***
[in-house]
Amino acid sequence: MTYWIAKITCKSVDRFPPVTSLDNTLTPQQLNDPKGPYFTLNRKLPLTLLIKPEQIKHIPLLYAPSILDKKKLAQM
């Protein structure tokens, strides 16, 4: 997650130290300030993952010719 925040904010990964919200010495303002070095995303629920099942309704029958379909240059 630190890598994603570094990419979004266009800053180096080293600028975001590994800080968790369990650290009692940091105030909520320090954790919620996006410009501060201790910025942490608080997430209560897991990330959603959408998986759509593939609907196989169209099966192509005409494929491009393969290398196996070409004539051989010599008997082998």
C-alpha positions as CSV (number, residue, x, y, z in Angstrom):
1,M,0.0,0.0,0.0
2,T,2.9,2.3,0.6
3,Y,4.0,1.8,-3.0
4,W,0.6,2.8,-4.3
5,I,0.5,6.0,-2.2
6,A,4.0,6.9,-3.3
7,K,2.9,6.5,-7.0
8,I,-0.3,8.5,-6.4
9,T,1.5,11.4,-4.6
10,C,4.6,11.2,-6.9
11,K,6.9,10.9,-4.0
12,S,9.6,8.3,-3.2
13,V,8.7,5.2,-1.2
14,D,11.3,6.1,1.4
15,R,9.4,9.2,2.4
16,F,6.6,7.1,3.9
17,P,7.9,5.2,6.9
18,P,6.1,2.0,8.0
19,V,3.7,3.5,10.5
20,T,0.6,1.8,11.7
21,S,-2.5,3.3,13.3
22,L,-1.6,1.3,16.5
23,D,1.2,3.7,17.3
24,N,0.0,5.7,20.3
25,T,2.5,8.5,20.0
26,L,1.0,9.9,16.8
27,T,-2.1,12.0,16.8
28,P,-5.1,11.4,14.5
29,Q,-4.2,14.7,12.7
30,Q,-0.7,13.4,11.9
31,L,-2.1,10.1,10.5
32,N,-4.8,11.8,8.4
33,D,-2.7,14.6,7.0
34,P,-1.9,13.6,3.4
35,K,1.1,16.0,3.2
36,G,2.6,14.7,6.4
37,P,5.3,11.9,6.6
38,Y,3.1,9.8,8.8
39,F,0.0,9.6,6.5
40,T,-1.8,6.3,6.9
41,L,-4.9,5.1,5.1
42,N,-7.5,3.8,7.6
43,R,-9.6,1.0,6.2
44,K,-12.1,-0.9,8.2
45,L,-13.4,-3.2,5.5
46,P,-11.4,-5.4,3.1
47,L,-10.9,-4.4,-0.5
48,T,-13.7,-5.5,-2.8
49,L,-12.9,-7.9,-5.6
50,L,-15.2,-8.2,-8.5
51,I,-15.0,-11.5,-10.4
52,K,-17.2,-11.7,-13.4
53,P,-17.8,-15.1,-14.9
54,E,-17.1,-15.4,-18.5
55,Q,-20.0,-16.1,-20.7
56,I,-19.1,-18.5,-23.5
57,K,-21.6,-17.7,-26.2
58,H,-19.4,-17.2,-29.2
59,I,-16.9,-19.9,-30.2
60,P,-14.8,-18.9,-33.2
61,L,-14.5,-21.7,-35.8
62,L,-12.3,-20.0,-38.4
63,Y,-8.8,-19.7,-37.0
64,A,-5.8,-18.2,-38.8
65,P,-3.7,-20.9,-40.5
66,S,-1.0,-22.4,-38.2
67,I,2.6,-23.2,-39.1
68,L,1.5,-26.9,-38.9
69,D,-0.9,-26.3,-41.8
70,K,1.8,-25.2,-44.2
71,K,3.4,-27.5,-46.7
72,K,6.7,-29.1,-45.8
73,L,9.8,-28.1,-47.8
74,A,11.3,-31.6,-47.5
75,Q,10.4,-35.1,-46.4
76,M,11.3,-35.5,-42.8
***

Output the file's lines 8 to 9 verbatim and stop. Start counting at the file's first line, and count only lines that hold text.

4,W,0.6,2.8,-4.3
5,I,0.5,6.0,-2.2